March 21. Paper Prospectus Due


April 2. Women and Children First (the Demographic Transition, Child Labor, Universal Education, Modern Western Feminism) (Eichengreen)

  • Ronald Lee (2003), “The Demographic Transition: Three Centuries of Fundamental Change,” Journal of Economic Perspectives 17, pp. 167-190

  • Goldin, Claudia and Kenneth Sokoloff (1984), “The Relative Productivity Hypothesis of Industrialization: The American Case, 1820 to 1850,” Quarterly Journal of Economics 99, pp.461-487.

  • Claudia Goldin (2001), “The Human-Capital Century and American Leadership: Virtues of the Past,” Journal of Economic History 61, pp.263-292

  • Martha Bailey (2013), “Fifty Years of Family Planning: New Evidence on the Long-Run Effects of Increasing Access to Contraception,” NBER Working Paper no. 19493 .

April 9. Globalization and Crisis (Eichengreen)

  • Richard Baldwin and Philippe Martin (1999), “Two Waves of Globalization: Superficial Similarities, Fundamental Differences,” NBER Working Paper no.6904 (January).

  • Douglas Irwin (1998), “Did Late Nineteen Century U.S. Tariffs Promote Infant Industries? Evidence from the Tinplate Industry,” NBER Working Paper no. 6835 (December).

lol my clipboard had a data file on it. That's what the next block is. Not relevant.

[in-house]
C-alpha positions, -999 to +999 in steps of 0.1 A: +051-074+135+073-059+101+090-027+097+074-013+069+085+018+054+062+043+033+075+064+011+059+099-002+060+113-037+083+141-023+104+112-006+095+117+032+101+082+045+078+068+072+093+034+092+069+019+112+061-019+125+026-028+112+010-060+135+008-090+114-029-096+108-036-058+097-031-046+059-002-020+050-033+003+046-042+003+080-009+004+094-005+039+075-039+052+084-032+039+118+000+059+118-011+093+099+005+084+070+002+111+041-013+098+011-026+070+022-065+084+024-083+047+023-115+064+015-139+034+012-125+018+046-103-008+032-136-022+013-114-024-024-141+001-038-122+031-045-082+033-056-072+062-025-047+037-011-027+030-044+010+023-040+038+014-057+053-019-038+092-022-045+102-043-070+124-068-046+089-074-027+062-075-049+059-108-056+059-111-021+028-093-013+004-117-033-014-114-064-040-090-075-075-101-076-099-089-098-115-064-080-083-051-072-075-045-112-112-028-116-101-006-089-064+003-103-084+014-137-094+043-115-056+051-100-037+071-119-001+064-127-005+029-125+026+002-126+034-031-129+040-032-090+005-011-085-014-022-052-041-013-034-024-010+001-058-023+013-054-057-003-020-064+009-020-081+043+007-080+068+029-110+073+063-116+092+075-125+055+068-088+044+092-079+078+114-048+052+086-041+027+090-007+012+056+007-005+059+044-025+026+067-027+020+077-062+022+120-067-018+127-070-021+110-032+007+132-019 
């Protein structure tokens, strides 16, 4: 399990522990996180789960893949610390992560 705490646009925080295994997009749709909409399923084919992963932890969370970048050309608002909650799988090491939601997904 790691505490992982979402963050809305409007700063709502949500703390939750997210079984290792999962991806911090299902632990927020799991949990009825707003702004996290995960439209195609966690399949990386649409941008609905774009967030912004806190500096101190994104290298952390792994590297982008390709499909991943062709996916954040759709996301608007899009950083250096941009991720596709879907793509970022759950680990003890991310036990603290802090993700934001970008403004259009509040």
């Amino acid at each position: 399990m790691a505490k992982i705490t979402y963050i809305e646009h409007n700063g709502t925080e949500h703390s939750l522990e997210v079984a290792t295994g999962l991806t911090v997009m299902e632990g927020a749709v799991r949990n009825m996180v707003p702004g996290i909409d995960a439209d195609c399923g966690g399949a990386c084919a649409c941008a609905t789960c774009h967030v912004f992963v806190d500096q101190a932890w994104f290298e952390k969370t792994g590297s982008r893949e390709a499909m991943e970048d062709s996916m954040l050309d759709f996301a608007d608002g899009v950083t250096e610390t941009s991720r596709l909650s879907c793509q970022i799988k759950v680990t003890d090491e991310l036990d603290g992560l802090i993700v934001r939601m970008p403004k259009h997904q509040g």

• Carmen Reinhart and Kenneth Rogoff (2013), “Financial and Sovereign Debt Crises: Some Lessons Learned and Those Forgotten,” IMF Working Paper no. WP/13/266 (December)

April 16. International Money and Finance (Eichengreen)

  • Arthur Bloomfield (1959), Monetary Policy under the International Gold Standard, pp. 1-62. New York, Federal Reserve Bank of New York. On reserve at Graduate Services.

  • Barry Eichengreen (1992), Golden Fetters: The Gold Standard and the Great Depression, 1919-1939, Chapter 2, pp. 29-66. New York: Oxford University Press. On reserve at Graduate Services.

  • Hugh Rockoff (1984), “Some Evidence on the Real Price of Gold, Its Costs of Production and Commodity Prices,” in Michael Bordo and Anna J. Schwartz (eds.), A Retrospective on the Classical Gold Standard,” pp. 613-650. Chicago: University of Chicago Press.

April 23. Origins of the Great Depression (Eichengreen)

  • Milton Friedman and Anna Schwartz (1963), A Monetary History of the United States, 1867-1960, Chapter 13, pp. 676-700. Princeton: Princeton University Press. On reserve at Graduate Services.

  • Christina Romer (1990), "The Great Crash and the Onset of the Great Depression," Quarterly Journal of Economics 104, pp. 719-736.

  • Ben Bernanke (1983), "Nonmonetary Effects of the Financial Crisis in the Propagation of the Great Depression," American Economic Review 73:3, pp. 257-276.

  • Ben Bernanke (1995), “The Macroeconomics of the Great Depression: A Comparative Approach,” Journal of Money, Credit and Banking 27:1, pp. 1-28.

April 30. Recovery from the Great Depression (Eichengreen)

  • Barry Eichengreen (1992), Golden Fetters: The Gold Standard and the Great Depression 1919-1939, Chapter 1, pp. 3-28. New York: Oxford University Press. On reserve at Graduate Services.

  • Christina Romer (1992), “What Ended the Great Depression?” Journal of Economic History 52, pp. 757-784.

  • Gauti Eggertsson (2008), “Great Expectations and the End of the Great Depression,” American Economic Review 98:4, pp. 1476-1516.

May 9. Paper Due